Why I Deserve My Own Mutual Fund

Forget this whole ETF thing baby, greed is good, passive investing is for wussies, and real men pick stocks!  As long as you believe that 3 months is an accurate frame of reference, then I am a genius baby!  In case you aren’t sure what I am referring to, check out my progress in the stock picking contest I entered at the beginning of the year (full disclosure, I do not support copying my unique investing style, in fact, I am so against it, that I don’t even invest my own money using it… not fair to the larger market).

My four stock picks of Apple, Halliburton, Kelly Services, and Berkshire Hathaway have a combined return of almost 17% year-to-date.  Sure this puts me around the average point of my esteemed colleagues, but far more importantly, it obviously conclusively proves that I am better at this whole investing thing than most mutual fund managers.  You see the S&P 500 (our relevant index) is up a measly 11.17% YTD.  This means that I have beat my index by an astounding margin.  When you consider that 9 out of 10 mutual fund managers can’t claim to beat their index, I think we can all agree that I deserve a yacht, a sports car collection, a corner office in a big investment building, and everything else that comes with managing other peoples’ money.

Comparing Apples To ?

Obviously I’m being facetious.  To be brutally honest, I’ve had one stock (Apple) that seems to be the trendy pick for the season, and it has exceeded my wildest expectations.  New estimates coming out have people saying the company is not even close to being done growing.  I don’t believe this is the case at all, but hey, I’ll claim that I knew it all along.  My other stocks have been decidedly pedestrian.  As unemployment numbers go down in the states, my highly touted temp agency (Kelly) should continue to do better.  Berkshire was an overall play on the American economy improving (hopefully this keeps up), and I truly expect Halliburton to be my big winner by the end of the year.  After all, it’s not hard to make profits when you have no soul (or so they tell me).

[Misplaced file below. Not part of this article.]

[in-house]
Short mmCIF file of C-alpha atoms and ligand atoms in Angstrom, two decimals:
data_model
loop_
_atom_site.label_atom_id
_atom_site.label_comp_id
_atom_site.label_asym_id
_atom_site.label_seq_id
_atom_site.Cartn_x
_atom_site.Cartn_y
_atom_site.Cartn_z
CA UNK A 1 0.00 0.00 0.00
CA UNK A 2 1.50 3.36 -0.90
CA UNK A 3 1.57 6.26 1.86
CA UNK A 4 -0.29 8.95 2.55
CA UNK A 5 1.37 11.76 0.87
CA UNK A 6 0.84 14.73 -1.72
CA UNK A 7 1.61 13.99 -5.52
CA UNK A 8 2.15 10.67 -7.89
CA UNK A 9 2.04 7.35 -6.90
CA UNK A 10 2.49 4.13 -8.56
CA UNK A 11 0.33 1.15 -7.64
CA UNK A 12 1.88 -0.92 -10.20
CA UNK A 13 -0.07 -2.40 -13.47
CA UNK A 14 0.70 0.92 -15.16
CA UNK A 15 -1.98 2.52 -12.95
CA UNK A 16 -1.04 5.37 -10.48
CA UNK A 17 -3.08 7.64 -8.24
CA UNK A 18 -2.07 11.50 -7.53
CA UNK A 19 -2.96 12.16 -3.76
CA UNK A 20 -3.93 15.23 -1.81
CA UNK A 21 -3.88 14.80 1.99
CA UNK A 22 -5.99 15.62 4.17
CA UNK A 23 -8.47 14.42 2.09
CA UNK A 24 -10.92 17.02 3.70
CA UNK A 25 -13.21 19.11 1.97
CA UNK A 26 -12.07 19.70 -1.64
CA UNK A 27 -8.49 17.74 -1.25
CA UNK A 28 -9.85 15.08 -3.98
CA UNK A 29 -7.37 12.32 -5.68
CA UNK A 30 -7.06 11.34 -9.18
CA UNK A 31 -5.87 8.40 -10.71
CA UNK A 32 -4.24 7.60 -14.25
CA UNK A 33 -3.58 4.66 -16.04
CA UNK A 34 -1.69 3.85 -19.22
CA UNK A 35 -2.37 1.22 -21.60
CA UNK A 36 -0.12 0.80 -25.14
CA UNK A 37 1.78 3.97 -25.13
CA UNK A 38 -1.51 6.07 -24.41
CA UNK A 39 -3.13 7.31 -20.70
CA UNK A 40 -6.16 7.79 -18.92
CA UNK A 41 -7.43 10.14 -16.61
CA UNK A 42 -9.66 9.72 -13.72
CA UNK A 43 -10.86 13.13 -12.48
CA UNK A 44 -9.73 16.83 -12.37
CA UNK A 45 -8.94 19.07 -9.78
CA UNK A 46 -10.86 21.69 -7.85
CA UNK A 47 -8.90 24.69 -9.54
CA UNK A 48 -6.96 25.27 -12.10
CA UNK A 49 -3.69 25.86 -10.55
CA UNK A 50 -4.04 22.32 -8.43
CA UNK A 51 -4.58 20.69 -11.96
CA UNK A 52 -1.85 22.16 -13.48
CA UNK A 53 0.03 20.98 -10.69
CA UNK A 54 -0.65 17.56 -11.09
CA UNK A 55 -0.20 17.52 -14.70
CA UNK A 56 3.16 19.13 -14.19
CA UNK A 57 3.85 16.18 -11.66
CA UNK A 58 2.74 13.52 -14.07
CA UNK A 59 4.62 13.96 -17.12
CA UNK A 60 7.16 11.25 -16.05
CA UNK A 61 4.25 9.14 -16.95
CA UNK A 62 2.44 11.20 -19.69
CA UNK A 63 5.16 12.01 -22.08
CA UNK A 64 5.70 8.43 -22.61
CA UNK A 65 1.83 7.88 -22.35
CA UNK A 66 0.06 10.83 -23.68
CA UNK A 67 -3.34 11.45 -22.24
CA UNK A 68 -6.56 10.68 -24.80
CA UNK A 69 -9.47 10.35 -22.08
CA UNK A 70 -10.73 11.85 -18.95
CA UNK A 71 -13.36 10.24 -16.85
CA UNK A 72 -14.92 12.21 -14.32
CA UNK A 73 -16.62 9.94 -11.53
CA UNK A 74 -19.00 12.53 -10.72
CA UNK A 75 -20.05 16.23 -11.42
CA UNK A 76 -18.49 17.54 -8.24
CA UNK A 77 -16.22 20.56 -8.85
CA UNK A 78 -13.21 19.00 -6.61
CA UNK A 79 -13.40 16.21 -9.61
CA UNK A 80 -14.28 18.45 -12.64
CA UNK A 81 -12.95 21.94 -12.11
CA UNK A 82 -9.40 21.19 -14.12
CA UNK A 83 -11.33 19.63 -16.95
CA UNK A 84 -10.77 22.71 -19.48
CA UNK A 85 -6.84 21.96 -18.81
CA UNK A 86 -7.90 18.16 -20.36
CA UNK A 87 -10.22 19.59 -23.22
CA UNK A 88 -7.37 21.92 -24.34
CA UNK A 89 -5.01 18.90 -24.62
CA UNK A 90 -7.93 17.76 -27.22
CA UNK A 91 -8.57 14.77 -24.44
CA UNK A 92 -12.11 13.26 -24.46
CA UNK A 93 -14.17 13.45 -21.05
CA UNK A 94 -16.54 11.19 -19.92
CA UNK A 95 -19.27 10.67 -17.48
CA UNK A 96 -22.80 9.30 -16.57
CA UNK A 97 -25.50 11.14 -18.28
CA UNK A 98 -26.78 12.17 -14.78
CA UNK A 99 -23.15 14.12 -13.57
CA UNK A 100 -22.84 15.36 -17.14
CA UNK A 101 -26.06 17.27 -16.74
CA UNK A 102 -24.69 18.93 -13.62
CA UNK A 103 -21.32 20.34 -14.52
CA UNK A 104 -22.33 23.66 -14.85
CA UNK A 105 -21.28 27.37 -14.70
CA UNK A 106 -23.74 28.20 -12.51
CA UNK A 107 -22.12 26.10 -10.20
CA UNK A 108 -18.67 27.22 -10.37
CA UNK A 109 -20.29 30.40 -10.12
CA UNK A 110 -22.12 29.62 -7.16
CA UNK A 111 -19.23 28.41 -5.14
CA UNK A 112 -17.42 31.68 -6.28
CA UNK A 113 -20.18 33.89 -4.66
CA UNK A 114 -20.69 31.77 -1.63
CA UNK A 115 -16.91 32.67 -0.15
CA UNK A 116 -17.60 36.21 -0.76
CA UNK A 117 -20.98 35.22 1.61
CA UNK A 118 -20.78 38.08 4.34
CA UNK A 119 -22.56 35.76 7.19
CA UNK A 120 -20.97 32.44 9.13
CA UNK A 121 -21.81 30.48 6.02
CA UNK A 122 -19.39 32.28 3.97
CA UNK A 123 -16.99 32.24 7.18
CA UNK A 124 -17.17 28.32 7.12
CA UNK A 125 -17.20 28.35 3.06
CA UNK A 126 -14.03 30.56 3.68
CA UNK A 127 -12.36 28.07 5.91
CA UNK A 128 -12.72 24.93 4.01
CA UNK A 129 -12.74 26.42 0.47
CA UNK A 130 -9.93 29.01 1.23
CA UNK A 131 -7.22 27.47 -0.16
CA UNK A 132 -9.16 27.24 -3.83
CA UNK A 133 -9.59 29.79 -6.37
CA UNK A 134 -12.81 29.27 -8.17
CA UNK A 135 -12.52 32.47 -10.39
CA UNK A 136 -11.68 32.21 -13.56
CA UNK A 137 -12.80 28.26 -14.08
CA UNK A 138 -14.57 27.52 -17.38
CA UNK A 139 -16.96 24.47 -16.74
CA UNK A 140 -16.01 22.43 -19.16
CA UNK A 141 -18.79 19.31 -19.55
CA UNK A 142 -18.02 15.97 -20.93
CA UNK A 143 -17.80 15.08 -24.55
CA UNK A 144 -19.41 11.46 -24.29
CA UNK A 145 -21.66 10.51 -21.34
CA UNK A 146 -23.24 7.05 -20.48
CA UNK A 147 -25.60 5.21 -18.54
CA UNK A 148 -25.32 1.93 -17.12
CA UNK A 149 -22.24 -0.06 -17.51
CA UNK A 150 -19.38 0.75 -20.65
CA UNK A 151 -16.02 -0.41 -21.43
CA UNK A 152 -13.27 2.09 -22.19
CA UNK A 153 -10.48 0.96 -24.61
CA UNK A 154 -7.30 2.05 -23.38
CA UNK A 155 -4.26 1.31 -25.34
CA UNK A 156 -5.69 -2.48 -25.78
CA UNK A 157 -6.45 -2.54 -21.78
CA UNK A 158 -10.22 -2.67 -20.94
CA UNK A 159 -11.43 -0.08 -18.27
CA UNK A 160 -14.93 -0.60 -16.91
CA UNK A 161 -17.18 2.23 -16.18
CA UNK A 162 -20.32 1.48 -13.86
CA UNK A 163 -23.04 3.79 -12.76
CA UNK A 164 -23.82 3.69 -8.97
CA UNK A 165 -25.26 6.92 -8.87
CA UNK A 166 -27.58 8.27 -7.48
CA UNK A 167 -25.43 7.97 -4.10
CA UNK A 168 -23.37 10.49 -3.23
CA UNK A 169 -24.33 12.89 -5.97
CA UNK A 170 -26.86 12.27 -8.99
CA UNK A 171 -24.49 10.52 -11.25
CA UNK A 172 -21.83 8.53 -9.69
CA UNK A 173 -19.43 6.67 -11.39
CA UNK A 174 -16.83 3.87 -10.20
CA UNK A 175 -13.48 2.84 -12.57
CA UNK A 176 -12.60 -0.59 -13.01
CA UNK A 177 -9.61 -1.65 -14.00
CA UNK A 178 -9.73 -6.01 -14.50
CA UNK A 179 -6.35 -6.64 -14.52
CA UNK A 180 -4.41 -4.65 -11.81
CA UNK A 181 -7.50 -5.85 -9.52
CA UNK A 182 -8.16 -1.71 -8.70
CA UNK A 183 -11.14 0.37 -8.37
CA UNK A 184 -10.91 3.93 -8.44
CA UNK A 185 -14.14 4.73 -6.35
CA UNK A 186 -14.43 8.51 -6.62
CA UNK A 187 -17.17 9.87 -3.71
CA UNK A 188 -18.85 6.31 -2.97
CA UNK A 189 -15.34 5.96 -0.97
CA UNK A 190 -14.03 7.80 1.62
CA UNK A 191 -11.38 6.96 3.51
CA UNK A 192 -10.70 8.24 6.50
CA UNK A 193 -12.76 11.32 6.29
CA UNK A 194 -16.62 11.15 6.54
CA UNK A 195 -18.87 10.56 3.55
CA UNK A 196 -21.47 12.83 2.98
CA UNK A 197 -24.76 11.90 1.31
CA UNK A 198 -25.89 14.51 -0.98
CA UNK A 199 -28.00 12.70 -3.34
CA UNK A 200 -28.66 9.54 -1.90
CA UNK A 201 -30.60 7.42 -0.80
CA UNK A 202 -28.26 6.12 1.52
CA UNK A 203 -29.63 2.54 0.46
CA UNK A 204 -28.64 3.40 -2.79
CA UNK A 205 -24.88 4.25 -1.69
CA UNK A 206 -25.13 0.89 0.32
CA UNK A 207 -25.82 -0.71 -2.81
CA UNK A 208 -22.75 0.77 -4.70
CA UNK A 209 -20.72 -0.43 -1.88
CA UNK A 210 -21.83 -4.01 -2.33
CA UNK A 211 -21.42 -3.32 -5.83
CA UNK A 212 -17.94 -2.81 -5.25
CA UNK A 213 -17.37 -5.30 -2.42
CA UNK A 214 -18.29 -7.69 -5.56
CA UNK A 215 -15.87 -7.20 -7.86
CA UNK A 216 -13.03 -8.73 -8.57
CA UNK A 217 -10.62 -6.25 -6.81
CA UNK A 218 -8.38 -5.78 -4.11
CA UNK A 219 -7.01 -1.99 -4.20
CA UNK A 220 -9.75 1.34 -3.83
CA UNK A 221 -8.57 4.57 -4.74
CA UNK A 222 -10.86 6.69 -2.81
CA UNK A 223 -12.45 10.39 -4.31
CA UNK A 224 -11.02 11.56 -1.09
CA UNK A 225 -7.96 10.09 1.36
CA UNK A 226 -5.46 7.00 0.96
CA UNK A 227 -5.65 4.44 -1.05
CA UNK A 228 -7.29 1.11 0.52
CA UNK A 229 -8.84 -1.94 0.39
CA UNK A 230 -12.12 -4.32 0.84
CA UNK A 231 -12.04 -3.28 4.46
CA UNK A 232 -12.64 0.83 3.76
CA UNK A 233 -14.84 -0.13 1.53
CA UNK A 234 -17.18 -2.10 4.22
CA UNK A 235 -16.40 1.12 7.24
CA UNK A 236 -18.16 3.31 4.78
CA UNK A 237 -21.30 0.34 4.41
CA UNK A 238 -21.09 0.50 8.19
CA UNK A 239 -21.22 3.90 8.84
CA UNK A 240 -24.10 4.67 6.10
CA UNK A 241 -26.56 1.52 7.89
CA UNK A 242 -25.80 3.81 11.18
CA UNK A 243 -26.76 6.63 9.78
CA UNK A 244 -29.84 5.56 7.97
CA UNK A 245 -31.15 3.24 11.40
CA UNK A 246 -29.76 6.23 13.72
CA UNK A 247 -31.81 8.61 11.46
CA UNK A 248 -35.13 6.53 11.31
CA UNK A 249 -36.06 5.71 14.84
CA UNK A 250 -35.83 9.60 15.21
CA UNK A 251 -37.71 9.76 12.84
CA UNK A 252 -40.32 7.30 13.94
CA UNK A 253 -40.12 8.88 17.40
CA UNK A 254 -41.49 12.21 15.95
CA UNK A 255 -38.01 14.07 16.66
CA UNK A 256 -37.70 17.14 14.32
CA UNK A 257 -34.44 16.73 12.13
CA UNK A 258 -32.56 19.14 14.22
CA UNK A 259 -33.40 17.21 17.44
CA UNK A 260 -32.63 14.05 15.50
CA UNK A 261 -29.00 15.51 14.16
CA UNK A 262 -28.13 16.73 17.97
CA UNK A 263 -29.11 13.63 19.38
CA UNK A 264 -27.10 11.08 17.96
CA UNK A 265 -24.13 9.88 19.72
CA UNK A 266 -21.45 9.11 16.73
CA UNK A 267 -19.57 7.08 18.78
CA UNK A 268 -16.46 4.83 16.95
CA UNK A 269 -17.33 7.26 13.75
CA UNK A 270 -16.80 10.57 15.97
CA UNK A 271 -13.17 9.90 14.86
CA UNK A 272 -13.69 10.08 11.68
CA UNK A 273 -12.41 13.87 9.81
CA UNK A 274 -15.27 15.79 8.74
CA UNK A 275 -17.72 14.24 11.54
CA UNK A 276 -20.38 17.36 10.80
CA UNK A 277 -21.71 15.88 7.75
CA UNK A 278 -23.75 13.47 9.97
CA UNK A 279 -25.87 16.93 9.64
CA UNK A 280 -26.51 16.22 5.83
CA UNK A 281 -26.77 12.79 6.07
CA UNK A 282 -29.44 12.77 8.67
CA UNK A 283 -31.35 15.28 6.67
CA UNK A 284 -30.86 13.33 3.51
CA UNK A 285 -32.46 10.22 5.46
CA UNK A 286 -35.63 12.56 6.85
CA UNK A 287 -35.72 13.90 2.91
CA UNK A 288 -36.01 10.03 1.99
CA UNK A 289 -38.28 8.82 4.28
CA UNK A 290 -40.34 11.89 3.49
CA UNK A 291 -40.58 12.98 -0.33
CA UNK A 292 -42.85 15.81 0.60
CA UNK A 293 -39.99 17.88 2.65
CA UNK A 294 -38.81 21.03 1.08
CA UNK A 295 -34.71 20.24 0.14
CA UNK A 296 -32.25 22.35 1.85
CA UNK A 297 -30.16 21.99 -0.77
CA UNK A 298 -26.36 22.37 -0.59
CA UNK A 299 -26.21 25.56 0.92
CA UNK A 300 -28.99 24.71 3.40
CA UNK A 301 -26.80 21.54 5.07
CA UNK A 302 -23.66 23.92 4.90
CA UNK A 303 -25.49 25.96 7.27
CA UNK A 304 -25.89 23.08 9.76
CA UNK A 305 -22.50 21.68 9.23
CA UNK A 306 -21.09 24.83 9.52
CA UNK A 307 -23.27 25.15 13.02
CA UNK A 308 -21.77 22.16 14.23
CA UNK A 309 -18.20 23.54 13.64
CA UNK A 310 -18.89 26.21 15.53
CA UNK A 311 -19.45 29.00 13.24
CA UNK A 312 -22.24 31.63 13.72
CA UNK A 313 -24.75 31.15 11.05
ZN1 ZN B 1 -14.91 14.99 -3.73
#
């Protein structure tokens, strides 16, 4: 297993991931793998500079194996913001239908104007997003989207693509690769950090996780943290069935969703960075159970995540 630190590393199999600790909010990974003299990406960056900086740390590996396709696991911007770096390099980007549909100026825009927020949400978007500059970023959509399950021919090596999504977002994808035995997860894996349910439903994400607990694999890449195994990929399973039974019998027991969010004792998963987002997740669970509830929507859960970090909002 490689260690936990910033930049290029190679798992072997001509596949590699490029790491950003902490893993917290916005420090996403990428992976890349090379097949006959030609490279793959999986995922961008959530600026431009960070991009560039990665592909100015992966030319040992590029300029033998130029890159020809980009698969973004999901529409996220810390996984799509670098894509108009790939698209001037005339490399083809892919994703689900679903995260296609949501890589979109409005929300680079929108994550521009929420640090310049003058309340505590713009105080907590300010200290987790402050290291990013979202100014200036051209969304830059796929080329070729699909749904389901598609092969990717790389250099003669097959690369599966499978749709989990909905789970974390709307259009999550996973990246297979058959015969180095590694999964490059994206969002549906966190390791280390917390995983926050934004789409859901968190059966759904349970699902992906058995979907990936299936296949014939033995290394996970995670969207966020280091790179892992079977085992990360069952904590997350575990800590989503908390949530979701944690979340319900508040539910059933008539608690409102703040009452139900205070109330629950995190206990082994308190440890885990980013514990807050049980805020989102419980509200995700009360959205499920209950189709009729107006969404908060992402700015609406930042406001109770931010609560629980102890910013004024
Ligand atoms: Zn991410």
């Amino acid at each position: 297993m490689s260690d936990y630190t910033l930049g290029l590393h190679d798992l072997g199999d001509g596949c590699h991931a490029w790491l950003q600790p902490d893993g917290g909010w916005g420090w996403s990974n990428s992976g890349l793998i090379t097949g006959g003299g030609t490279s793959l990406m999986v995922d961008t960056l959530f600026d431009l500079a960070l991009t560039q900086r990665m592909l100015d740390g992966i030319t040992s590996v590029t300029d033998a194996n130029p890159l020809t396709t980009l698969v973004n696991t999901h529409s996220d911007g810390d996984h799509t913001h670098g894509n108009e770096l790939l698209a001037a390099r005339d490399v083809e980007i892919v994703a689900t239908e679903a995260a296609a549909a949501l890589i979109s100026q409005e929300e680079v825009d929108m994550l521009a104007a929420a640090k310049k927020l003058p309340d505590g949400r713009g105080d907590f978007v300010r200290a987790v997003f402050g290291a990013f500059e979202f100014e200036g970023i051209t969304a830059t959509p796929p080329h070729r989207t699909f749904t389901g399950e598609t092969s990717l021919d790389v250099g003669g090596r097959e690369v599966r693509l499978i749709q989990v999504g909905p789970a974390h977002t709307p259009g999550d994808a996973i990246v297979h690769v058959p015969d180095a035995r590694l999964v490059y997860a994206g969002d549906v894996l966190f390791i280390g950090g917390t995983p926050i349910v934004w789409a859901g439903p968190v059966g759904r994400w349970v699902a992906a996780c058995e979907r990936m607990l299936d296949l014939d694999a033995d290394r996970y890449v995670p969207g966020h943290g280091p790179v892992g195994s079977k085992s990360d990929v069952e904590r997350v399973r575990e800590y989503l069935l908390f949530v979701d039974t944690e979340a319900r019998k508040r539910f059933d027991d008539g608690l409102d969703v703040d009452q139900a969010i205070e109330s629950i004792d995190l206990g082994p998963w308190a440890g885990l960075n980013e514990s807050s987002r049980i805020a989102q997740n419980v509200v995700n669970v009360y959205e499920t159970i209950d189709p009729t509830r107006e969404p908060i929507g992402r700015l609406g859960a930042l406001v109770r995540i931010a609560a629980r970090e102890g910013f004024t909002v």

An Investment Strategy Your Kids Will Love

It is worth noting that the guy leading the contest Mr. Sustainable Personal Finance, has benefited from a massive leap in the valuation of one of his core holdings.  What industry is thriving in these uncertain times you might ask?  Marijuana sales apparently!  Yes, he invested in a legal marijuana company.  I have some friends from high school that decided to invest in the same industry… if not necessarily on the stock market.

Show Me The Money Jerry!

After seeing results like this and doing the math on compounded 17% returns, I can see how people get tempted into playing this stock picking game.  It is like gambling on steroids.  I can definitely see how fund managers become egomaniacal when playing with other peoples’ money.  It’s a heck of a siren call to think that you are smarter than everyone else out there, and that you can take advantage of this fact.  Of course, I know that other people out there have supercomputers and actually know how to read balance sheets as well as cash flow statements etc, but I could still know more about the stock market than they do right?  Well, all evidence to the contrary, I’ll stick with my ETF investing strategy for the time being.

 

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I am pretty sure I heard somewhere that most of the growth in the NASDAQ was due to Apple.

BTW, I do believe you are correct. AAPL has seen its stock run up due to “trendiness”, but I think they are not done growing.

” I have some friends from high school that decided to invest in the same industry… if not necessarily on the stock market.”

I LOVE IT, you made me laugh. I like owning stocks but I am one of those buy and hold people.

I love your disclosure saying that you don’t even follow this advice. Classic!

I am 100% for passive investing. But there will always be that part of me that wants to invest more actively. My solution: I have an amount of money that I can spare to lose and have that as my play money. I invest in stocks and try to get some good returns. Every so often I’ll hit a home run and pick a stock that increases in value, but most of the time, I’m either average or below average (as in matching or trailing the market.)

Passive investing is great for your main strategy but I think it is ok to compliment it with some active investing. As long as you can handle the risk and deal with negative consequences, then you are fine to play around a bit.

I am working on the active investing – passive investing mix. But you are right when you say it is very exciting when you see your picks prove you as smart, or lucky, Right now I am following my stock picks without investing in them (if only I had the money). Can’t say I have returned 17% but I am pleased.

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